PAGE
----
In Dutch, the language is referred to as Nederlands. It derives from the Dutch word "neder", a cognate of English "nether" both meaning "low" and "down", and "land" (same meaning in both English and Dutch), a reference to the geographical texture of the Dutch homelands, the western and lowest portion of the Northern European plain.[11][12][13]

Classification

Dutch is a descendant of several Frankish dialects spoken in the High Middle Ages and Early Modern Times, and to a lesser extent of Frisian, that was spoken by the original inhabitants of Holland. It did not undergo the High German consonant shift (apart from the transition from /θ/ to /d/), and is a Low Franconian language. There was at one time a dialect continuum that blurred the boundary between Dutch and Low Saxon. In some small areas, there are still dialect continua, but they are gradually becoming extinct.

Geographic distribution

Dutch is an official language of the Netherlands, Belgium, Suriname, Aruba and the Netherlands Antilles. Dutch is also an official language of several international organisations, such as the European Union and the Union of South American Nations.[14] It is used unofficially in the Caribbean Community.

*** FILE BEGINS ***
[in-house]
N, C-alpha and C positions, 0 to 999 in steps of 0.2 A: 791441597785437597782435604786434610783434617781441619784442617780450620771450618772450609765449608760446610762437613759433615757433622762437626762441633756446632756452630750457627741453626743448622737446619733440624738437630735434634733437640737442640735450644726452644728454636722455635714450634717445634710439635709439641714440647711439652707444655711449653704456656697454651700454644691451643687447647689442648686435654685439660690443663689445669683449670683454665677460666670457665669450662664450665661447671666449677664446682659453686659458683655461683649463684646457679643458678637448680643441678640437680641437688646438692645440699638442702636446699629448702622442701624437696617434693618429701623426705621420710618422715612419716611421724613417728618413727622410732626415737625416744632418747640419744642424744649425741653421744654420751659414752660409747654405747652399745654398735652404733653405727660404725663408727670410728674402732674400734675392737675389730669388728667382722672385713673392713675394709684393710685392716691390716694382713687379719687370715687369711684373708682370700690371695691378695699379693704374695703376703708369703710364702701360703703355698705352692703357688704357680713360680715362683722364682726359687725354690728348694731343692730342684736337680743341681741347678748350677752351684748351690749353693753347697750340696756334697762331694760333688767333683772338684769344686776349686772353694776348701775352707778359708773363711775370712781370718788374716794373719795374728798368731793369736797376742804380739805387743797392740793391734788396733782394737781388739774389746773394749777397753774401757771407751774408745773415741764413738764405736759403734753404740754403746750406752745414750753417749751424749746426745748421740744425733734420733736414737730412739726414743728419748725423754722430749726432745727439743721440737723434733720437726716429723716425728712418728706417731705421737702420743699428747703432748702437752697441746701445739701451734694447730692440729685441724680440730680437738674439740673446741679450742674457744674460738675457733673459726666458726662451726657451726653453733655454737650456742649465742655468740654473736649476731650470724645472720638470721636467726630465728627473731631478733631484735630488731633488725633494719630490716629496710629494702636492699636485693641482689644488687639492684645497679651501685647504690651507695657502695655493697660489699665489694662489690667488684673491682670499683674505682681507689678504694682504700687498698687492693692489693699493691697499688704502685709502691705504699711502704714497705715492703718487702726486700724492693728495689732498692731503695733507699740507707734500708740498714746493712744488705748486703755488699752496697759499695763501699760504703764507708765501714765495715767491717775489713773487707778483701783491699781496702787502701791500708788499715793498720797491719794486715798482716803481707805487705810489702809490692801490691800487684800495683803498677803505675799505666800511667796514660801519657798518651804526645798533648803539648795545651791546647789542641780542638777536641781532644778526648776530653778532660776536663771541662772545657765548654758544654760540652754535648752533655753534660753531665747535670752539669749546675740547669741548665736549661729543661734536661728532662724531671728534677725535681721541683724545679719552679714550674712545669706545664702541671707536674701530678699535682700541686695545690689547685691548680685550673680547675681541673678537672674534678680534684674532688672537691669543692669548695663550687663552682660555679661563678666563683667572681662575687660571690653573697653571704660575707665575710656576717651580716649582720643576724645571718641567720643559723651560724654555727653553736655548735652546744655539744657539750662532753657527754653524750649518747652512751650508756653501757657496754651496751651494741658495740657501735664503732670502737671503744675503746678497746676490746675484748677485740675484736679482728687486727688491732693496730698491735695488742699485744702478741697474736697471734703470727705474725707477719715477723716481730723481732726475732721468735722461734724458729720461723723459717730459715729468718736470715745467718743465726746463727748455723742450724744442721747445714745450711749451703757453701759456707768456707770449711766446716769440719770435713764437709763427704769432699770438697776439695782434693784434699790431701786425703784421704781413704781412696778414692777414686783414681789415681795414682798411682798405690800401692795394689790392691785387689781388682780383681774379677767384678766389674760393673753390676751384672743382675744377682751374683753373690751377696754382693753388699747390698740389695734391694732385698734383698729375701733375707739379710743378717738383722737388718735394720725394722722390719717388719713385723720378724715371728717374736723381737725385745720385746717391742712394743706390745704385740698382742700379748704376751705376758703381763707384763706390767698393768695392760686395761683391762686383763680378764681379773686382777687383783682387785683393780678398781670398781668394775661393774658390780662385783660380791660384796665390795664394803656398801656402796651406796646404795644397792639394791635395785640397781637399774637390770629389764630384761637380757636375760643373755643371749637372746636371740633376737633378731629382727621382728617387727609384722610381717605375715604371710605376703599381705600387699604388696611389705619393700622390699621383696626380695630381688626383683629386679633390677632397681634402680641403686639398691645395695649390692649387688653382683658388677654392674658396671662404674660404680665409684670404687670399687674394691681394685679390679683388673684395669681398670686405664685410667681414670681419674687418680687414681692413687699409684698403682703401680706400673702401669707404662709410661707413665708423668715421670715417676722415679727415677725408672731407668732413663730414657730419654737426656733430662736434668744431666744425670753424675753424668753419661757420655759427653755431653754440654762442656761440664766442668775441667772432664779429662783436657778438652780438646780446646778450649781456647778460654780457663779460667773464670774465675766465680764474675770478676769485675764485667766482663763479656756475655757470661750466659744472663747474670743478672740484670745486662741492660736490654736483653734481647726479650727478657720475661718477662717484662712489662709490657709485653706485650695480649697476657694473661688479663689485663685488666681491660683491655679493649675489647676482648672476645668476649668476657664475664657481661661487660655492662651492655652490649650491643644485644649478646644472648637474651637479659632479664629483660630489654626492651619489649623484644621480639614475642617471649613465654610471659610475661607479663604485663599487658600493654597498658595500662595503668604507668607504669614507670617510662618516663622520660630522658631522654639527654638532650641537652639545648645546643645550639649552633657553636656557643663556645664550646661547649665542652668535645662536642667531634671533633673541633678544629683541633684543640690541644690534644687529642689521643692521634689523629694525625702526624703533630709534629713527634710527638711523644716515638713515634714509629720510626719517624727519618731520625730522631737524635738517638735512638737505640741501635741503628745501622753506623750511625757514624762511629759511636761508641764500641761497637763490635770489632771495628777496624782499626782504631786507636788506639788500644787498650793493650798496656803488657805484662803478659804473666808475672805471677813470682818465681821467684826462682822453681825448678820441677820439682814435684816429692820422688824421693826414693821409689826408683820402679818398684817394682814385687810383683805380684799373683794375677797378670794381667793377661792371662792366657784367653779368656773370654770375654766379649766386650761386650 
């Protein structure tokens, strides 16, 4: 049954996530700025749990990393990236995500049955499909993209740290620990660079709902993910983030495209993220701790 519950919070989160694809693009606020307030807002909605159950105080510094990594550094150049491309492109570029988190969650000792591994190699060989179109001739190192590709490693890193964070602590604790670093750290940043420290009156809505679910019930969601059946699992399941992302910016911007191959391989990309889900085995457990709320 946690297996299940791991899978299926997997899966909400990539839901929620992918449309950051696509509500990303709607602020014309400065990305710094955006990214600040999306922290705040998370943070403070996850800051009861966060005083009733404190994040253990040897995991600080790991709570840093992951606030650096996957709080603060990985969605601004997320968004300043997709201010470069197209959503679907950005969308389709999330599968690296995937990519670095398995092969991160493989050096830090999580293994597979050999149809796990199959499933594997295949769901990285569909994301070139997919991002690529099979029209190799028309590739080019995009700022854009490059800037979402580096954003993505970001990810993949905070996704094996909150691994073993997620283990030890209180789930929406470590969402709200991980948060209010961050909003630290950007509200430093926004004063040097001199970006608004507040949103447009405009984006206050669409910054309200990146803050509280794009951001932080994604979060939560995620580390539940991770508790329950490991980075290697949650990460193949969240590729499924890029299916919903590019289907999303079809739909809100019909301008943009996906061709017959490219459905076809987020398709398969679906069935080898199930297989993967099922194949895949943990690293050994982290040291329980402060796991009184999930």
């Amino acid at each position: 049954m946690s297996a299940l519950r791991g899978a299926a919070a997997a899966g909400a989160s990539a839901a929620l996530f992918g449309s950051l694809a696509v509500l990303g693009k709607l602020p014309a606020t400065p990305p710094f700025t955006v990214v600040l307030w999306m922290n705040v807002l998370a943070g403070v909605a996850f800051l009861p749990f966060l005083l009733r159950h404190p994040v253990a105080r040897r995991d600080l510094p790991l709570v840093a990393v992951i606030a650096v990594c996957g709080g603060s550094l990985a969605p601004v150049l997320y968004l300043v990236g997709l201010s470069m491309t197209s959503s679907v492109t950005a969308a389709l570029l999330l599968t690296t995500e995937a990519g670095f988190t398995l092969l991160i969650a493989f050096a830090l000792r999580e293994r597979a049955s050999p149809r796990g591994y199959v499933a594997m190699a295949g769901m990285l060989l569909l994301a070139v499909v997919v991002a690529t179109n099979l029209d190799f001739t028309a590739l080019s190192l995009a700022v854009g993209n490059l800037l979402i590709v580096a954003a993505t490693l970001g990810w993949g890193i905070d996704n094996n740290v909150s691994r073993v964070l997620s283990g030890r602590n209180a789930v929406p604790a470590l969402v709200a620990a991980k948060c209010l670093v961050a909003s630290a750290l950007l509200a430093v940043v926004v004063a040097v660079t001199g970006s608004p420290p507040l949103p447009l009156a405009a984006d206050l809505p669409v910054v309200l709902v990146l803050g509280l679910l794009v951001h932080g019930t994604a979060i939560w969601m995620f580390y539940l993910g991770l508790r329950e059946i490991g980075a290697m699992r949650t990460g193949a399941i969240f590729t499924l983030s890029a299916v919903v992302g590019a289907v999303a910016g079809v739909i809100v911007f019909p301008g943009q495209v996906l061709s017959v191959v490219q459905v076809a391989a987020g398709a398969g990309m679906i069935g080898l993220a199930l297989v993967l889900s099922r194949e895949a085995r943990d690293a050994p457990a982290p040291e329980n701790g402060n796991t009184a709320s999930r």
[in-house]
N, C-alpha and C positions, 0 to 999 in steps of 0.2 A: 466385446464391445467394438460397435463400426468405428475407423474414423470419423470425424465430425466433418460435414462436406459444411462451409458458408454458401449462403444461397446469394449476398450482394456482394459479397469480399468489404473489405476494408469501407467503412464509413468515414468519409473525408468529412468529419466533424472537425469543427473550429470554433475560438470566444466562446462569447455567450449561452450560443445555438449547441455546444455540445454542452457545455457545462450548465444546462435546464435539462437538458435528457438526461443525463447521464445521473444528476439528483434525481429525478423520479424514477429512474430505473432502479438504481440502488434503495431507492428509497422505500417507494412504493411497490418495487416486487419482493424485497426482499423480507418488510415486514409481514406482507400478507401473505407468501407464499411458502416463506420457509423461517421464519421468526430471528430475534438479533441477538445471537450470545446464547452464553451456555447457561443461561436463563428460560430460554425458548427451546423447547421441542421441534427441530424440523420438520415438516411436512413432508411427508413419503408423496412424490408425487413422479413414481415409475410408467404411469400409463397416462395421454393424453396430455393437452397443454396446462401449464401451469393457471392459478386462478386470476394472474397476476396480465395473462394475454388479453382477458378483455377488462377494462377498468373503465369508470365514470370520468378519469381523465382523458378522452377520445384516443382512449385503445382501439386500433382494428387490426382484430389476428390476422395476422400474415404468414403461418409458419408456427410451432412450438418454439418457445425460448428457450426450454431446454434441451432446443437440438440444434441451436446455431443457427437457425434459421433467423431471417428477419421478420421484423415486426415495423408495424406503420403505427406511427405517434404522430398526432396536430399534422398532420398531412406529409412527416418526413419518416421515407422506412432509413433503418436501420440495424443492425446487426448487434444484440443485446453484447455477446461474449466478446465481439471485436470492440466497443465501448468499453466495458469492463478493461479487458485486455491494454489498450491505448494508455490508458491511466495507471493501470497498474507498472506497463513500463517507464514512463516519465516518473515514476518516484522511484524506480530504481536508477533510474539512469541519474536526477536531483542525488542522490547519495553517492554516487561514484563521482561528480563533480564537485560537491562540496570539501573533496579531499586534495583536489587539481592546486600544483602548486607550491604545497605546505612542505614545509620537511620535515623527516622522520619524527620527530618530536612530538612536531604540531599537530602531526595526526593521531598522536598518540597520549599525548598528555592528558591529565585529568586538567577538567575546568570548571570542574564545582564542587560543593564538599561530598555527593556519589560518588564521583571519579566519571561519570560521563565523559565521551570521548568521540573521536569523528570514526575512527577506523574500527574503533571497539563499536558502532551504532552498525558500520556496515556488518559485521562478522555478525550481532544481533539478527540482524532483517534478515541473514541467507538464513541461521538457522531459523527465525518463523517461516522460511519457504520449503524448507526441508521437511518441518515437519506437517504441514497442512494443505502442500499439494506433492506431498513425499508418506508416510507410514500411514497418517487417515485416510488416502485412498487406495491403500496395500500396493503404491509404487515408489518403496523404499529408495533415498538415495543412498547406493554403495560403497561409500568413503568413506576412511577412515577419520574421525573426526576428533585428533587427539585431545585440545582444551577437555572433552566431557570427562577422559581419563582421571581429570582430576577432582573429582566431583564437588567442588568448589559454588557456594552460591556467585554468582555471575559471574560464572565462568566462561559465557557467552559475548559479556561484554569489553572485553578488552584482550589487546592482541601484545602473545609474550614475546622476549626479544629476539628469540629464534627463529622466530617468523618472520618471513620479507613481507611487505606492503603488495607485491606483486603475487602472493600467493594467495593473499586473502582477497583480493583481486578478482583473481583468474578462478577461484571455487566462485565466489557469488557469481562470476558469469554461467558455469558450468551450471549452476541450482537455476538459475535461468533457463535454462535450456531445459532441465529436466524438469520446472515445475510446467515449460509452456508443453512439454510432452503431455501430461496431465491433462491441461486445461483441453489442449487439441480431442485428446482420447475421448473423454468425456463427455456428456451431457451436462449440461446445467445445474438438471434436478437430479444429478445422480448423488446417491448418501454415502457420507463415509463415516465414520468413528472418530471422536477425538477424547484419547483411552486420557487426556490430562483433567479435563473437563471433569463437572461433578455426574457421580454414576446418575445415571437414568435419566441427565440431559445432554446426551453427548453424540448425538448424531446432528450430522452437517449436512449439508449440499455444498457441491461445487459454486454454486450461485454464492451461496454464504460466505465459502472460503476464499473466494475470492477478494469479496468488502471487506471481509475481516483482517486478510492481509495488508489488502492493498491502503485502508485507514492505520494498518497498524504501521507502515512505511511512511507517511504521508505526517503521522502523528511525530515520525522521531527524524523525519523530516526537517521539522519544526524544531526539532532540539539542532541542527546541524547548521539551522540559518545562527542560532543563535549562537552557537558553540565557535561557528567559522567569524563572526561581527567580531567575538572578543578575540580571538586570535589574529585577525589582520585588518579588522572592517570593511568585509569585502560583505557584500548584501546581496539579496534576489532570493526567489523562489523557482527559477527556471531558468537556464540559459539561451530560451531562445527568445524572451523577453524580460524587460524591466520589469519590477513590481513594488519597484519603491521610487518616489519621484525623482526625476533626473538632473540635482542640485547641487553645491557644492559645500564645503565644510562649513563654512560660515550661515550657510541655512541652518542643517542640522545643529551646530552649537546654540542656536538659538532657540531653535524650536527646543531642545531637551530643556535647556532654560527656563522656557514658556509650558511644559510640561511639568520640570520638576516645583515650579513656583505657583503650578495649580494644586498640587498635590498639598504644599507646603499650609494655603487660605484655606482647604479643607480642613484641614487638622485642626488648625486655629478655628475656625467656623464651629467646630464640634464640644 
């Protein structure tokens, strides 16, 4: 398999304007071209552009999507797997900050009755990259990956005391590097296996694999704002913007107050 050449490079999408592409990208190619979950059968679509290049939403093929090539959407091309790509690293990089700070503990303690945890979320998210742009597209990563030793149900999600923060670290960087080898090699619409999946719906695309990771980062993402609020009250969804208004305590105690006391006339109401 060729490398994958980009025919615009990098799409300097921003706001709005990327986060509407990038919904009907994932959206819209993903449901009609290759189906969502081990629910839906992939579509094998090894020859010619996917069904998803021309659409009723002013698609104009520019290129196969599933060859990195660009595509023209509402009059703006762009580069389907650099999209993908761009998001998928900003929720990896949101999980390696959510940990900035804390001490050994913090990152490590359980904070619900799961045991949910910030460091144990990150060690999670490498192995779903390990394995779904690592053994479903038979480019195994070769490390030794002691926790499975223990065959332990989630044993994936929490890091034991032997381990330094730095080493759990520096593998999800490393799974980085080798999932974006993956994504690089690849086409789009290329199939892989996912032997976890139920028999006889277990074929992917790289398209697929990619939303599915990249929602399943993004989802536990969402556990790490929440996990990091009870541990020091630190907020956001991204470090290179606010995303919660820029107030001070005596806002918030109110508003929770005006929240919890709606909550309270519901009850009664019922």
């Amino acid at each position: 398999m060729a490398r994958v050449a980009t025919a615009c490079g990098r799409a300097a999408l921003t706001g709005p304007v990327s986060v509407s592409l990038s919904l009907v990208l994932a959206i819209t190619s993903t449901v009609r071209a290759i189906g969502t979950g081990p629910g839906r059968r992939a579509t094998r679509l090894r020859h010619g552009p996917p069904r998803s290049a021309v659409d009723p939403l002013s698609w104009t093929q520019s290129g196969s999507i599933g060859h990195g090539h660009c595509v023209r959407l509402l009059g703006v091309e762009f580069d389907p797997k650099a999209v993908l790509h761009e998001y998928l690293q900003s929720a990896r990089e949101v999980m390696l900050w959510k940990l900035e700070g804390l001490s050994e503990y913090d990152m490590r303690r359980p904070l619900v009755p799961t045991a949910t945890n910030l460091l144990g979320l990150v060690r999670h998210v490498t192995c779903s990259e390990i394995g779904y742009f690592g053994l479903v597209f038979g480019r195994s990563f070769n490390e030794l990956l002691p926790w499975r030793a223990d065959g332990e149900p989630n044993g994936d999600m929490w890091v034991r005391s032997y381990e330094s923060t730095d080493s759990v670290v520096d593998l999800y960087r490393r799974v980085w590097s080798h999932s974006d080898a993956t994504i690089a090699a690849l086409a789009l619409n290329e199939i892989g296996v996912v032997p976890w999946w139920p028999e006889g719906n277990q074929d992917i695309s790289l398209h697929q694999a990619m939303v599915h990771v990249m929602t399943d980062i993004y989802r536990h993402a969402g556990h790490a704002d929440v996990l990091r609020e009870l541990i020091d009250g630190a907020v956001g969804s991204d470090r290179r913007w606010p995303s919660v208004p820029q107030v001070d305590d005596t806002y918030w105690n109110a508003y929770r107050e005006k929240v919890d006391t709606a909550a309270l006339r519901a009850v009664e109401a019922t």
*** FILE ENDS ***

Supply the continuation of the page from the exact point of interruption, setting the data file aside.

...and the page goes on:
Europe

Netherlands

Dutch is the official and foremost language of the Netherlands, a nation of 16.4 million people, of whom 96 percent say Dutch is their mother tongue.[15] In the province of Friesland and a small part of Groningen, Frisian is also recognised, but is spoken by only some hundreds of thousands of Frisians. In the Netherlands there are many different dialects, but these are often overruled and replaced by the language of the media, school, government (i.e., Standard Dutch). Immigrant languages are Indonesian, Turkish, Moroccan Berber, Moroccan Arabic, Papiamento, and Sranan. In the second generation these newcomers often speak Dutch as their mother tongue, but sometimes alongside the language of the parents.

Belgium

Language situation in Belgium